Fast forward to today. I think about something that’s happened in the past that doesn’t seem that long ago and it turns out it’s been ten years (or more!). Life goes quickly. We do not have an unlimited amount of time to do the things we want to do. On top of that, life in the 21st century seems to come at us so quickly that it can feel like life is completely out of control.

The reality is we do have the ability to pilot our lives. Someone once said that some people make things happen, some people have things happen to them, and some people wonder what happened. Contrary to how we sometimes feel, we all have the ability to make things happen in our own lives. We can be the pilots. We can make things happen.

As a leader, even if you believe that, it can still be overwhelming. There are so many things that could be changed or done that you don’t know where to begin. To keep with the pilot analogy, have you ever seen a cockpit? There are literally hundreds of dials and monitors and controls. Where do you start? So maybe you pick something that’s flashing or making noise, and work on that. But what if that thing really doesn’t matter?

So here’s how I’d start. Before you run off and begin a project, think about WHERE you really want your business (or life) to be. How would you like to describe your business to a complete stranger 5 years from now? Would you like your business to be bigger than it is? More profitable? Selling certain products? Doing business with certain customers? Doing business in certain geographic areas?

WHERE do you want to be personally? Do you want to be in the same role in 5 years? Living in the same place? Do you want to take on something new? Do you even want to be part of the same organization?

The point is that with time flying we don’t have time to waste on things that don’t matter. And we’ll never figure out what matters if we don’t paint a clear picture in our heads of WHERE we’re going. Only then will we be happy with ourselves as pilots.

You have a choice every day whether to be the pilot of your own life. You can choose to let the plane go where someone else tells it to go. Or you can take the controls and fly wherever you want. It’s up to you.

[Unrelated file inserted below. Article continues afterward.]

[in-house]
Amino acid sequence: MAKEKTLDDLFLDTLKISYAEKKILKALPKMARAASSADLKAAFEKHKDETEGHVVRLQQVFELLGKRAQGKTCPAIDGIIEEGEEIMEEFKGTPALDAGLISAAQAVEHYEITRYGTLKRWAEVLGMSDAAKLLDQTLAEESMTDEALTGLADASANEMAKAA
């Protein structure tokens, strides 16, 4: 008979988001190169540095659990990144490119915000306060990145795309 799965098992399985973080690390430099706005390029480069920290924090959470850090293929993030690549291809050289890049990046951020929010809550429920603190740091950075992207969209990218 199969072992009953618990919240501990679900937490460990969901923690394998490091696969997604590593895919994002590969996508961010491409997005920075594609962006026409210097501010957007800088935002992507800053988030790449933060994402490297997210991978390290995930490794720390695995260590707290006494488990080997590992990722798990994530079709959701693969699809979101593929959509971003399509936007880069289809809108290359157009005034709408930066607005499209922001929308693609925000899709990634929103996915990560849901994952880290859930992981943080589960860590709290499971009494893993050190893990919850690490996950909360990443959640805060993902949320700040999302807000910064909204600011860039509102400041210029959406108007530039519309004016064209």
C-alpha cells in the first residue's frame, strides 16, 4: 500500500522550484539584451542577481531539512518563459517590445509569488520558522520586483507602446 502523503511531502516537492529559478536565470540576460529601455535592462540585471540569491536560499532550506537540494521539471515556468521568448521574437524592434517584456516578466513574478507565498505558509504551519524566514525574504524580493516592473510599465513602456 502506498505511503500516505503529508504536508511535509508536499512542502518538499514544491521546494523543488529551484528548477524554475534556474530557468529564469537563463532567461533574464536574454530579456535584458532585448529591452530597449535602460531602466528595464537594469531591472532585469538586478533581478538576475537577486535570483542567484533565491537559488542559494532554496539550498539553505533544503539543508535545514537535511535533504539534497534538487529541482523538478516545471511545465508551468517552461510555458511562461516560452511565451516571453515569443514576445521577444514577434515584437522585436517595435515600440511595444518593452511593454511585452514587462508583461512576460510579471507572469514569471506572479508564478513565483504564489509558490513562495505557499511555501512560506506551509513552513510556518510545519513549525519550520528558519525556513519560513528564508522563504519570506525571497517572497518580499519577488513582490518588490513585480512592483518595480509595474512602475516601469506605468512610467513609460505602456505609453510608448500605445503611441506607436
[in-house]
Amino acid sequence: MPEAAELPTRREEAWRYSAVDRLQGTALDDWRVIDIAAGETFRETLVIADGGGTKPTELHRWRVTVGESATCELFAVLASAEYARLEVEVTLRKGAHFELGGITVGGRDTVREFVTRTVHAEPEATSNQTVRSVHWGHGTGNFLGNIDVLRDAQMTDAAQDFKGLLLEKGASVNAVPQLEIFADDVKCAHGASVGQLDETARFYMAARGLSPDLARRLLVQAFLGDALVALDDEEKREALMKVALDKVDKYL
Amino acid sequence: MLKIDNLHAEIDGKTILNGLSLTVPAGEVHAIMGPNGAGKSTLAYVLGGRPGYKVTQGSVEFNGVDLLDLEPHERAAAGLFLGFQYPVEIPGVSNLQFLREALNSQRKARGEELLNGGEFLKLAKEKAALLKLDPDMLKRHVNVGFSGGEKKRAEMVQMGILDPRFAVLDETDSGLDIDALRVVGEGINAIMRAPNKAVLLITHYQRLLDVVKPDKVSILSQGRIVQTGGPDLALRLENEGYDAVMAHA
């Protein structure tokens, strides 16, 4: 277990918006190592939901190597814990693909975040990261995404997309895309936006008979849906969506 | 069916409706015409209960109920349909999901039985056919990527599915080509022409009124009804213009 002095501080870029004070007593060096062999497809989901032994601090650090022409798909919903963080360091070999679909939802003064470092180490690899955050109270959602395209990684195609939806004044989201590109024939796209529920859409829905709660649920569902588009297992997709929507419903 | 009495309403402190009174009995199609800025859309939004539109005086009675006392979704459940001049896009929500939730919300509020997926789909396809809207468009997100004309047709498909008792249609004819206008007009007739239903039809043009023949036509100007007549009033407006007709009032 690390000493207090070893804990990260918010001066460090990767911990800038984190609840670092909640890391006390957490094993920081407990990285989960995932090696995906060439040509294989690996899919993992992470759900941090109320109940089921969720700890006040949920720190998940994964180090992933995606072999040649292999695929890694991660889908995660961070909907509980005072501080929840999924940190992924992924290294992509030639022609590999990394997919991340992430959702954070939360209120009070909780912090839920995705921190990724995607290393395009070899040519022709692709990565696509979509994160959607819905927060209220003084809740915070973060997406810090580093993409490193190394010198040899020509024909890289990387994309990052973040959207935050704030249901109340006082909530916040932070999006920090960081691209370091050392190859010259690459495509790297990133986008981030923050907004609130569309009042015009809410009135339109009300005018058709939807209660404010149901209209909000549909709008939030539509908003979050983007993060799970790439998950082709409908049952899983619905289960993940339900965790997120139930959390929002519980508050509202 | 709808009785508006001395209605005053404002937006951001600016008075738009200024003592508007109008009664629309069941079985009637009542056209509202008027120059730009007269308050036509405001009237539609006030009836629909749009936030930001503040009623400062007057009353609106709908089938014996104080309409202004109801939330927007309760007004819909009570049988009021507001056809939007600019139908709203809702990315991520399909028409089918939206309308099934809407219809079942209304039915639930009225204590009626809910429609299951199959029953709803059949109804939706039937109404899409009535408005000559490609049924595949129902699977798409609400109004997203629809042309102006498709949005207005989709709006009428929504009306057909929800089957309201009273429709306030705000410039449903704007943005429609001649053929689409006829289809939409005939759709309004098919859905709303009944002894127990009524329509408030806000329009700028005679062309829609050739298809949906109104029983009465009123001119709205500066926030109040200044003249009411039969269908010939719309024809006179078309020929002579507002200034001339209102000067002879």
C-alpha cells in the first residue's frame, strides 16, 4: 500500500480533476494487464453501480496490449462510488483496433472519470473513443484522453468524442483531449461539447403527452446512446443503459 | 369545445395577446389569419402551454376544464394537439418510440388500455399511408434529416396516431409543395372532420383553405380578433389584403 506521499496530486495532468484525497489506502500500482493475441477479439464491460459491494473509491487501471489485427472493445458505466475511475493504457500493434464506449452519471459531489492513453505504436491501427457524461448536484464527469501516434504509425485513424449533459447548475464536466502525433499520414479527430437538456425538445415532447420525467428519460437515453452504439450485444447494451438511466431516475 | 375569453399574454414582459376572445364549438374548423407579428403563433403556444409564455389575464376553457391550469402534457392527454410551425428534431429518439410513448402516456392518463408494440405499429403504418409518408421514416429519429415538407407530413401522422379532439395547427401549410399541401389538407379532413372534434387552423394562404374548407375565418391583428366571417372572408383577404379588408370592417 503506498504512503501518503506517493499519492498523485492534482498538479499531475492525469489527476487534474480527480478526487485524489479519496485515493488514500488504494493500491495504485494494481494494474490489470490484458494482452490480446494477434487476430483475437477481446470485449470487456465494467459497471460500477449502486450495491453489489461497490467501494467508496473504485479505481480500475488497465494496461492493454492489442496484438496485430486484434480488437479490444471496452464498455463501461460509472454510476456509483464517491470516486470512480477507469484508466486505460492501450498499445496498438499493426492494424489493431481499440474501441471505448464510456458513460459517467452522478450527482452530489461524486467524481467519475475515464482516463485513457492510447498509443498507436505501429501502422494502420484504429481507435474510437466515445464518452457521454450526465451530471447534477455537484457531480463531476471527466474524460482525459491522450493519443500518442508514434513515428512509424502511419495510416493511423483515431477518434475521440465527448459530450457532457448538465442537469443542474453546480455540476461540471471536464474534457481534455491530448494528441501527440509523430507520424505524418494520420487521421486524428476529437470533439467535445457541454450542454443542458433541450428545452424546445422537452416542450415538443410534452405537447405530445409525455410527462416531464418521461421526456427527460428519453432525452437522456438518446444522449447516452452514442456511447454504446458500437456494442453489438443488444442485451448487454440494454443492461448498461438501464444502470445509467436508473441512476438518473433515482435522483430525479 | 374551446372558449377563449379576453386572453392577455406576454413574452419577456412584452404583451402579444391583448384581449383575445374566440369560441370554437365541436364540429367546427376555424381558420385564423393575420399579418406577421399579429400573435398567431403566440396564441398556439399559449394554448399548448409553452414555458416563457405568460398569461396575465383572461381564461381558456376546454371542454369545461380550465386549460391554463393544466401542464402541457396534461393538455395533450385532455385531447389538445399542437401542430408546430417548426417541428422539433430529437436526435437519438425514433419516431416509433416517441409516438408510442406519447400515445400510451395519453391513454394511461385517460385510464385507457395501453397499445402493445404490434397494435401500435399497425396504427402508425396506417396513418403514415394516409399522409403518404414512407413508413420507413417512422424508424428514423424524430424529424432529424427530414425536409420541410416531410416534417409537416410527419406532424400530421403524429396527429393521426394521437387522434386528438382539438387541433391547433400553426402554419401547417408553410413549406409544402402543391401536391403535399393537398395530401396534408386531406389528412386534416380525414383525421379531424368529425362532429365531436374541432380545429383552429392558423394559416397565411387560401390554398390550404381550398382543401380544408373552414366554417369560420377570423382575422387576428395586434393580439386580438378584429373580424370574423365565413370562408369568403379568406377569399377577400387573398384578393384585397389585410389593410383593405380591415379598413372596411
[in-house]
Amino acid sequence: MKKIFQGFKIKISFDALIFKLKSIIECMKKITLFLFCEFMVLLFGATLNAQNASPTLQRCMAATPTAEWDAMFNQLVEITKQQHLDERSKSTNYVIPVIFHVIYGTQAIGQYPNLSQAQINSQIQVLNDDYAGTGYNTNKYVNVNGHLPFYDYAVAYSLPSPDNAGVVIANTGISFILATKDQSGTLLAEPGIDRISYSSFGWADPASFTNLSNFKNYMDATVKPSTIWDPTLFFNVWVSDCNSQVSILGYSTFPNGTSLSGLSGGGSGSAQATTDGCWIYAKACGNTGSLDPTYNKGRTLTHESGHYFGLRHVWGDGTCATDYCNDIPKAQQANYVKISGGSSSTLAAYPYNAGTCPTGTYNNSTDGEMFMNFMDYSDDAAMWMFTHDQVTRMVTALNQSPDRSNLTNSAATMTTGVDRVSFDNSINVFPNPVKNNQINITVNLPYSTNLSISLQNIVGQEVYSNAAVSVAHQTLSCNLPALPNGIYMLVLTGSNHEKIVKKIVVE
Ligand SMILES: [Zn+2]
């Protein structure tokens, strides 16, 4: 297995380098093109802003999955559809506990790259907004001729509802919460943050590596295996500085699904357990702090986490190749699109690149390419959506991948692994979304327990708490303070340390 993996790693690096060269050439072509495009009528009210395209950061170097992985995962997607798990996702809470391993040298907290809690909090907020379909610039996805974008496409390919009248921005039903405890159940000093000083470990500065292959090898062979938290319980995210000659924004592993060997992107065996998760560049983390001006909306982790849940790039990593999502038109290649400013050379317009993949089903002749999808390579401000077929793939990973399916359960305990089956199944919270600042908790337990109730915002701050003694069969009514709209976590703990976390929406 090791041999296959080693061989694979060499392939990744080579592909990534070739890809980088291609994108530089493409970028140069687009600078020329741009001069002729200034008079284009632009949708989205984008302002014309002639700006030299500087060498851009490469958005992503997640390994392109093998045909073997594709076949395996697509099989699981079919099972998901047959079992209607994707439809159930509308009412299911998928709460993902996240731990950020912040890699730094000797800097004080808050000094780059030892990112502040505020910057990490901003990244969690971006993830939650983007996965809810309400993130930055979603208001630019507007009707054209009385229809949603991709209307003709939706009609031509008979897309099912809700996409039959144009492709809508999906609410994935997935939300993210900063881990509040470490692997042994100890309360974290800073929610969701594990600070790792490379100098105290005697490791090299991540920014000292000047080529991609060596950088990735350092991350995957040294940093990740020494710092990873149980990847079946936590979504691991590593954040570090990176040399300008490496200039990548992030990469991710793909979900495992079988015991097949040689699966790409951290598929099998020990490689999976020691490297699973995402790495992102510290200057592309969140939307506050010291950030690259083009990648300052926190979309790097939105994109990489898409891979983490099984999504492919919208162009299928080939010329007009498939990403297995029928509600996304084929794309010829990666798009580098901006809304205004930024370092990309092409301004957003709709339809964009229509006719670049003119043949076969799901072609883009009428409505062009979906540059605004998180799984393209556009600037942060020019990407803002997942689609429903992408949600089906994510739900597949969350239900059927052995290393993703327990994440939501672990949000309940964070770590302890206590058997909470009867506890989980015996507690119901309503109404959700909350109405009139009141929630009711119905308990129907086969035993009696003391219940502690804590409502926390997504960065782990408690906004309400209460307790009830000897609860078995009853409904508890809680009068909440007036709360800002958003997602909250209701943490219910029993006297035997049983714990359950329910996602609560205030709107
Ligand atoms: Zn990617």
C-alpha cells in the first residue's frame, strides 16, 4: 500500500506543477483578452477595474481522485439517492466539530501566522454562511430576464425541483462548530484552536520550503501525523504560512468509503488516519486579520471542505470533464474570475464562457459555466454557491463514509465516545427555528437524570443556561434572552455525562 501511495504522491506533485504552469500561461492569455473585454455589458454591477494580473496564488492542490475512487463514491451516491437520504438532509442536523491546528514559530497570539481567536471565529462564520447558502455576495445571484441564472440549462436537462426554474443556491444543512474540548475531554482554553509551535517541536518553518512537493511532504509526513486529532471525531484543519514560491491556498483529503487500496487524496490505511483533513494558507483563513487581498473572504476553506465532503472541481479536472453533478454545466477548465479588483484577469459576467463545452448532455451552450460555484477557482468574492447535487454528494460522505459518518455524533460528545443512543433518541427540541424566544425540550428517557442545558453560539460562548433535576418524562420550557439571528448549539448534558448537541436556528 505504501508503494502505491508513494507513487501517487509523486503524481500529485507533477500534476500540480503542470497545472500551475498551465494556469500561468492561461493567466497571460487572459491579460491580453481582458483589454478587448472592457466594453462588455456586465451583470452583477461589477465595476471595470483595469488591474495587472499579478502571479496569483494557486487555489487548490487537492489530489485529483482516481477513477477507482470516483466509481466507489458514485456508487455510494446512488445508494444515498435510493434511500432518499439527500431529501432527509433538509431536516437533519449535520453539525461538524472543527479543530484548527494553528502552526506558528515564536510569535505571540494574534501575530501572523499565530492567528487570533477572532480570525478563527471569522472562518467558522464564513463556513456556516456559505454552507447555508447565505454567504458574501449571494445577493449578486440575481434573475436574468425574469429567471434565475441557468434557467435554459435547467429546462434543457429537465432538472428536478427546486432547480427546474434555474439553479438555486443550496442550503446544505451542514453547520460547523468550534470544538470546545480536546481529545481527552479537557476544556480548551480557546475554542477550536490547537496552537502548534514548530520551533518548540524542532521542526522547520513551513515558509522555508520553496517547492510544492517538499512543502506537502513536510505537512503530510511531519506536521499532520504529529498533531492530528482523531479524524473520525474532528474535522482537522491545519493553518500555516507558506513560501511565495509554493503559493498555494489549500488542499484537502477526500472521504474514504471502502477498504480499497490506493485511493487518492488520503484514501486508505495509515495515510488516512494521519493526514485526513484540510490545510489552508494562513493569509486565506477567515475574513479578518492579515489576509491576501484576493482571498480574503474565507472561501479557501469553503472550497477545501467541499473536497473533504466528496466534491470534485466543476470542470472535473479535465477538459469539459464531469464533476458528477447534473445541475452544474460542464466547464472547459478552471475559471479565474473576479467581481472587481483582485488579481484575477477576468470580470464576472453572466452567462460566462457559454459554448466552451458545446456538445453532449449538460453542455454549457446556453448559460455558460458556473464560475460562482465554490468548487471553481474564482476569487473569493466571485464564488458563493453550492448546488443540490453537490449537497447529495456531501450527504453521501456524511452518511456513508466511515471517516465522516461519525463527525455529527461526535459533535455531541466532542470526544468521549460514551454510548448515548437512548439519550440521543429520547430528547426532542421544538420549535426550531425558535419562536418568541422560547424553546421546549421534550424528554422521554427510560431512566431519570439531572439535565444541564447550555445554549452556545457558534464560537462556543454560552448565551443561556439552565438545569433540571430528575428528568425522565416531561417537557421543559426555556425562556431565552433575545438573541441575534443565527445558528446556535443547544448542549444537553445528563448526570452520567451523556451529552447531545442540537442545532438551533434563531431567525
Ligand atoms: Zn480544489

Posted by Matt Heemstra | Post a Comment

Date: 4/18/2016 1:00 PM UTC

“Don’t tell people how to do things. Tell them what to do and let them surprise you with their results.” – George S. Patton

I attended a conference for family businesses recently, and one of the recurring themes was business-related family conflict. The conversations went in many directions, but one underlying theme was the conflict between Mom & Dad (the bosses) and the kids (employees). Primarily, the fact that Mom & Dad are/were control freaks who never let anybody think for themselves (my words, not theirs).

Whether you’re a family business or not, this concept is still relevant. There are a lot of leaders who think their job is to know everything, tell everyone how to do anything, make sure things are being done exactly that way, etc. But that’s not really their job. Here’s their job:

Communicate the vision. We’ve talked about this before in this space, but above all else clearly define what your organization is and what it’s going to be. Why do we exist? And what does that mean for each member of the business?

Be supportive. I don’t mean you have to have weekly group hugs. Just be positive. Remind people that you’re glad they’re part of the organization and that you have confidence in them, and that you trust them to be able to work through whatever the business is facing. Side note: if you don’t actually think those things, then why is that person working for you?

Remove the rocks. I can’t remember who I first heard use that phrase, but it’s perfect. What barriers can you remove for your people? There are going to be things that stand in the way of them fulfilling the role you see for them. Get rid of them.

Remember that the most important outcome for good leaders is creating an organization that no longer needs you. That doesn’t happen with dictatorships (or micro-managers). People will not develop and grow if you don’t let them.

Think about your leadership style. Are people thinking for themselves? Are people using their creativity and talent to solve problems? Or are they just standing around waiting for you to tell them what to do? Leaders help create organizations that are about growth and the future and achievement. Dictators help create organizations that are just about them.

Which would you rather have?

benito mussolini

Posted by Matt Heemstra | Post a Comment

Date: 4/11/2016 1:00 PM UTC

“You cannot do a kindness too soon, because you never know how soon it will be too late.” – Ralph Waldo Emerson

One of the fundamental flaws of human nature is our tendency to put things off. We view the change or the unknown as scary, so it’s easier to stay in our comfortable routines than to reach out for something different. We justify it by saying we’ll do it ‘someday’, but too often ‘someday’ never comes (now I’m stealing song lyrics).